Vic Diaz reigns supreme as the jolly evil fat man of Filipino exploitation cinema. With his broad, mirthful grin, beady dark brown eyes, trim black goatee and mustache, swarthy complexion, thinning hair, protuberant sagging belly, and smooth, oily baritone voice, Diaz was a steady, scuzzy, often sinister and always charismatic presence in an alarmingly large volume of horror films and delectably down'n'dirty 70's drive-in features alike. He has been often described as the Filipino equivalent to Peter Lorre.
Born in Manila in 1932, Diaz initially planned on being a lawyer (his father was Chief Justice of the Court of Appeal). After four years of practicing law Diaz became dissatisfied and decided to pursue an acting career instead. He started performing in amateur theater in 1949.
In the late 50's he began his extremely lengthy and prolific film career, making his debut in the war picture Day Of The Trumpet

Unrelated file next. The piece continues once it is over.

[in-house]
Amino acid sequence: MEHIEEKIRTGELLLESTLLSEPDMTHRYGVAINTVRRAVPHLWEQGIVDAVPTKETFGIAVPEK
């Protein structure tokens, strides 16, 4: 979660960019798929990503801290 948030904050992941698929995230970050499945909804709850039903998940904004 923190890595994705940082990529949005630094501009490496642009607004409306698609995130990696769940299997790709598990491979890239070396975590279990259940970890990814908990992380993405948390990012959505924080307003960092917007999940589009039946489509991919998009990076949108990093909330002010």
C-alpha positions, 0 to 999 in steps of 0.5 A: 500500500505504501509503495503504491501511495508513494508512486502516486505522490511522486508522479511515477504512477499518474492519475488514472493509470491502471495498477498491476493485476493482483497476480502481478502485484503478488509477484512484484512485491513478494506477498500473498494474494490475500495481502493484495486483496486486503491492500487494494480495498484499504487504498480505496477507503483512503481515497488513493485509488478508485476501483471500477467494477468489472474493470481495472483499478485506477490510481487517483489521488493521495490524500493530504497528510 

. Diaz soon amassed a huge number of credits, frequently appearing in movies for directors Eddie Romero and Cirio H. Santiago. Among his most noteworthy roles are a sneaky, ruthless diamond smuggler in Monte Hellman's Flight To Fury
, a cunning and devious Satan in Beast Of The Yellow Night
, an amiable mechanic in Jack Starrett's terrific The Losers
, a mute, whimpering, buck-toothed, hunch-backed village idiot in Night Of The Cobra Woman
and a flamboyant homosexual prison guard in Jack Hill's hilarious chicks-in-chains send-up The Big Bird Cage
Moreover, Diaz has also acted on stage in plays, portraying a broad range of parts that include Iago in Shakespeare's Othello
and the King of Siam in The King And I
. In 2001 he had to voluntarily quit acting because of old age and ill health. However, despite his retirement Vic Diaz's many delightful cinematic contributions shall continue to amuse and entertain B-movie fans for countless years to come.
From the Internet Movie Database (IMDb).